Translation Studies

The undergraduate secondary field in Translation Studies offers students the opportunity to undertake a sustained study of the theory and practice of translation. More than simply examining how meaning is transferred from one language to another, translation studies opens up a space to examine linguistic encounter and exchange across languages, as well as across multiple cultures and disciplines. Students who pursue a secondary field in Translation Studies will root their translation work within language study, but they will be able to expand their engagement with the art and craft of translation to encompass questions raised by different genres, media, and disciplinary questions and practices.

Housed in the Department of Comparative Literature, the secondary field in Translation Studies allows students to deepen their interaction with a non-English language, to take courses across departments which consider a range of theoretical issues raised by the process of translation (e.g., problems of language and style, issues of power dynamics in the uneven global landscape, and strategies for reinscribing elements of a non-English text within an American or Anglophone context), and to engage in a capstone translation project.

Students who pursue a secondary field in Translation Studies must be sufficiently proficient in a non-English language to translate a non-English work into English. This proficiency can be demonstrated through 1) the completion of one upper-level language course (see attached list); or 2) an hour-long translation exam administered by the Department of Comparative Literature. If a student wishes to work in a non-English language not offered at Harvard, every effort will be made to find local resources to support the interest.

The secondary field in Translation Studies will likely be of particular interest to students concentrating in the Humanities; but the participation of students from outside of the Humanities who are interested in translation and intercultural communication is strongly encouraged as well.

All students interested in pursuing a secondary field in Translation Studies should contact our Director of Undergraduate Studies, Dr. Sandra Naddaff to discuss their program of study.


5 courses (20 credits)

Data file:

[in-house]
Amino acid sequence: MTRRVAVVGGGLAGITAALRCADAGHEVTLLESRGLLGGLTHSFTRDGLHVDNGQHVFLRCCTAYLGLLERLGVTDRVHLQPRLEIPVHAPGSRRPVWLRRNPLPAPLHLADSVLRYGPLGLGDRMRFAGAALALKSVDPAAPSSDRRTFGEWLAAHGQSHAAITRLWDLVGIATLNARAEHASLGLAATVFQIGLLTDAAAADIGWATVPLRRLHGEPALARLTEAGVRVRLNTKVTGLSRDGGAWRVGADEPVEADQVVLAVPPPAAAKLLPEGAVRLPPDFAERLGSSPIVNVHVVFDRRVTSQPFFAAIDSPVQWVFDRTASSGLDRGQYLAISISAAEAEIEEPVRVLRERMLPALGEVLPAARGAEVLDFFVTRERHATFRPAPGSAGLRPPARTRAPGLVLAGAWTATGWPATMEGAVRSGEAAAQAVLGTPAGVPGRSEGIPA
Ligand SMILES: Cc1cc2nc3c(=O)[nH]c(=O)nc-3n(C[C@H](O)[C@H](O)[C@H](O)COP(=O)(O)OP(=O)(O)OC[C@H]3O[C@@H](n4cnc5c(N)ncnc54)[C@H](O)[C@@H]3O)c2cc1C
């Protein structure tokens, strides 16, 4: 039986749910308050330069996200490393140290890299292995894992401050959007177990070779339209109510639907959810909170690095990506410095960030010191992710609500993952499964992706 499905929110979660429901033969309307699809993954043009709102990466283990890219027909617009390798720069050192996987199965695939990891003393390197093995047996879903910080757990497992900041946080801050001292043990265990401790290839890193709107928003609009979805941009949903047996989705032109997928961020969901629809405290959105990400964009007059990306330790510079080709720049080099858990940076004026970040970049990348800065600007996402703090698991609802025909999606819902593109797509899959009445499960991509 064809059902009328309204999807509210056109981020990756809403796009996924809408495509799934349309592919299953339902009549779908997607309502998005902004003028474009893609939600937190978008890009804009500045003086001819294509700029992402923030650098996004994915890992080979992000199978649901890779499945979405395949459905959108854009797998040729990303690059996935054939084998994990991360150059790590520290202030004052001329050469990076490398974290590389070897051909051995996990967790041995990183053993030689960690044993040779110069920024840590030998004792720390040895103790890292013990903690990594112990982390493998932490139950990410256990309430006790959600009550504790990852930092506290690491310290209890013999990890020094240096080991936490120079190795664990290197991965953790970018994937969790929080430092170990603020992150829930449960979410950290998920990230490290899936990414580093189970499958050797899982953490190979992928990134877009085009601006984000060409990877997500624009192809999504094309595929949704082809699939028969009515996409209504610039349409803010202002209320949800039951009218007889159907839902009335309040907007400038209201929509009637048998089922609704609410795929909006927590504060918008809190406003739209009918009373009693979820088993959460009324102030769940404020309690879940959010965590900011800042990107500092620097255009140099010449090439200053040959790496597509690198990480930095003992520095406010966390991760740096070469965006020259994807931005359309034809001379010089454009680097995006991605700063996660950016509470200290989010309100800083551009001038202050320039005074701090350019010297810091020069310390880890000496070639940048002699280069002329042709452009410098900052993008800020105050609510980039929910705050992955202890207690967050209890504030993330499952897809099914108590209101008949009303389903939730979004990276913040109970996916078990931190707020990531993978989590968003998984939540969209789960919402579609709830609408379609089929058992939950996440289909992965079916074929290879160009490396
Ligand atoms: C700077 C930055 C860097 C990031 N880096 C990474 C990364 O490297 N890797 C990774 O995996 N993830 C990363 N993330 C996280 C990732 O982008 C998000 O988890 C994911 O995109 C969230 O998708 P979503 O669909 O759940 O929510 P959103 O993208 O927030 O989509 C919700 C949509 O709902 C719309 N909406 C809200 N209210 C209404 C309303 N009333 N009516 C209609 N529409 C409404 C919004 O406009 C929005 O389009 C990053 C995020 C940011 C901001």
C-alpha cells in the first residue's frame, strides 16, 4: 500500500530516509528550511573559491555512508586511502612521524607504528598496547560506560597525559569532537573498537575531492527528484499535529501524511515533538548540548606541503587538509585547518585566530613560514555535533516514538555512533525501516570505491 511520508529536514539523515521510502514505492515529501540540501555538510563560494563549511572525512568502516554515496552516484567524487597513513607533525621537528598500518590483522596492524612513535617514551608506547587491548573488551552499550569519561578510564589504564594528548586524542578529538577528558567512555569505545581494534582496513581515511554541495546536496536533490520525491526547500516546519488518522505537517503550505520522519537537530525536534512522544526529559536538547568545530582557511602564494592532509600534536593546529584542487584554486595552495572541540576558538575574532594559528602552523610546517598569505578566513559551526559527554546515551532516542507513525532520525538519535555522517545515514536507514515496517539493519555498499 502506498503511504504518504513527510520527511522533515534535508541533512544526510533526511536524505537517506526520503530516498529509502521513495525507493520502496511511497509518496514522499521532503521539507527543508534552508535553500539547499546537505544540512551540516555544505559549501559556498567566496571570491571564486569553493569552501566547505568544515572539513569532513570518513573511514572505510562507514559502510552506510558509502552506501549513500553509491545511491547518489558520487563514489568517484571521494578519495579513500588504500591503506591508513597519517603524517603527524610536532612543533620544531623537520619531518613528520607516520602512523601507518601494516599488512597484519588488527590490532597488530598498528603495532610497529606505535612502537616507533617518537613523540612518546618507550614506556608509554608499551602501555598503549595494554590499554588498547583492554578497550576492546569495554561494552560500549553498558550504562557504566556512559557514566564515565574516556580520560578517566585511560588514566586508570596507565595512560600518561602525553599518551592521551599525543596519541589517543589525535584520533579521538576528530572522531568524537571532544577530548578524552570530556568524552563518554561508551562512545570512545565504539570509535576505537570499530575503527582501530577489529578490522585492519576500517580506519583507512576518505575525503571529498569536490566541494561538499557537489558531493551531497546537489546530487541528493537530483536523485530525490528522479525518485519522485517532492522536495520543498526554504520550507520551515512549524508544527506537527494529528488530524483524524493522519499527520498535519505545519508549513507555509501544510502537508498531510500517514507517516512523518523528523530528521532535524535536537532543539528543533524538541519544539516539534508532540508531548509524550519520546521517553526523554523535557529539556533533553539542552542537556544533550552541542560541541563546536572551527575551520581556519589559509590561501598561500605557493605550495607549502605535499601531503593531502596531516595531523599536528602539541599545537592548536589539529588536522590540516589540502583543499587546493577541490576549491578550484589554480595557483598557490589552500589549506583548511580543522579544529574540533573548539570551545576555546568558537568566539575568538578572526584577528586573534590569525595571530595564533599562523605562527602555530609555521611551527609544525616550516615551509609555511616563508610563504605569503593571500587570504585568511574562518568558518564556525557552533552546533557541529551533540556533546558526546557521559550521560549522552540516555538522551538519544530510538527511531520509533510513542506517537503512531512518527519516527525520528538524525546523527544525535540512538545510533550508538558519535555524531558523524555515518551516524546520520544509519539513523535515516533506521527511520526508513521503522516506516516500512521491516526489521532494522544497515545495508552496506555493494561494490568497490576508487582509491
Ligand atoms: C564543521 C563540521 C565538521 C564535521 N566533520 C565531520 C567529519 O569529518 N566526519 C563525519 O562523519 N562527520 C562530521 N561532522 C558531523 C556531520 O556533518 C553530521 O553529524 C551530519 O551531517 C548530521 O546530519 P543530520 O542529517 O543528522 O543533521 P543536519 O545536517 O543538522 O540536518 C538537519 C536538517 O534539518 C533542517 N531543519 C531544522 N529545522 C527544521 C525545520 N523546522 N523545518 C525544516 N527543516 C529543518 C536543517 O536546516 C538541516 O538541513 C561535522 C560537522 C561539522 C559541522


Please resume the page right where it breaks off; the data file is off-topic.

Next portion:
1. 1-2 foundational courses offered in the Department of Comparative Literature on the history and/or theory of translation or the transnational intersection of languages and literatures (e.g., Comp Lit 108:  Translating World Literature; Comp Lit 260: Literary Translation: Advanced Workshop; Comp Lit 264:  Thinking and Writing Transculturally; Comp Lit 281:  Rhetoric, Imitation, Translation)
  2. 1-2 upper-level language courses focusing on translation into and/or from a non-English language.  See list of recommended courses.
  3. 1-2 courses that consider translational issues from a variety of subjects or disciplines (e.g., CS 287r:  Machine Learning for Natural Language; Freshman Seminar 36g:  The Creative Work of Translating; Sp 150:  Understanding Migration through Film and Photography; TDM 183M:  From History to Hamilton: Contemporary Non-Fiction Theater and How to Make it)
  4. One capstone project involving the translation of a non-English work into English, with critical commentary and introduction. Students will participate in a 4-credit semester-long workshop led by members of the Comparative Literature faculty in which they will develop their project and present their work in progress.

All courses, with the exception of Freshman Seminars, which are graded SAT/UNS, must be taken for a letter grade and passed with a B- or better.  Students pursuing a secondary field in Translation Studies may take one Freshman Seminar for credit.

Harvard approved study abroad courses taken either during term time or through a Harvard Summer School study abroad program may count towards the secondary field in Translation Studies with approval from the Director of Undergraduate Studies.

In addition to the required coursework, students pursuing a secondary field in Translation Studies will be encouraged to participate in various local co-curricular seminars, workshops, and presentations addressing issues in the field (e.g., the Re-thinking Translation Seminar at the Mahindra Humanities Center, the Boston University lecture series on translation, Woodberry Poetry room events, etc.).

Graduate Secondary Field

Overview: The Graduate Secondary Field in Translation Studies offers graduate students the opportunity to undertake sustained study of the theory and practice of translation, broadly understood, across languages, media, and the arts. The secondary field in Translation Studies has a triple rationale: intellectual, multidisciplinary, and practical. By examining a range of linguistic encounters and cultural exchanges, students pursuing the secondary field root their translation work within their knowledge of at least two languages while expanding their engagement with the craft of translation. As they move through the curriculum, graduate students do more than simply examine how meaning is transferred from one language to another; they acquire the knowledge necessary to intervene in current scholarly debates in the growing field of Translation Studies and the ability to teach translation to undergraduate and graduate students. While deepening their linguistic expertise, students enroll in a range of courses offered across departments that consider theoretical issues raised by and through the process of translation and then complete a capstone project supervised by a faculty advisor.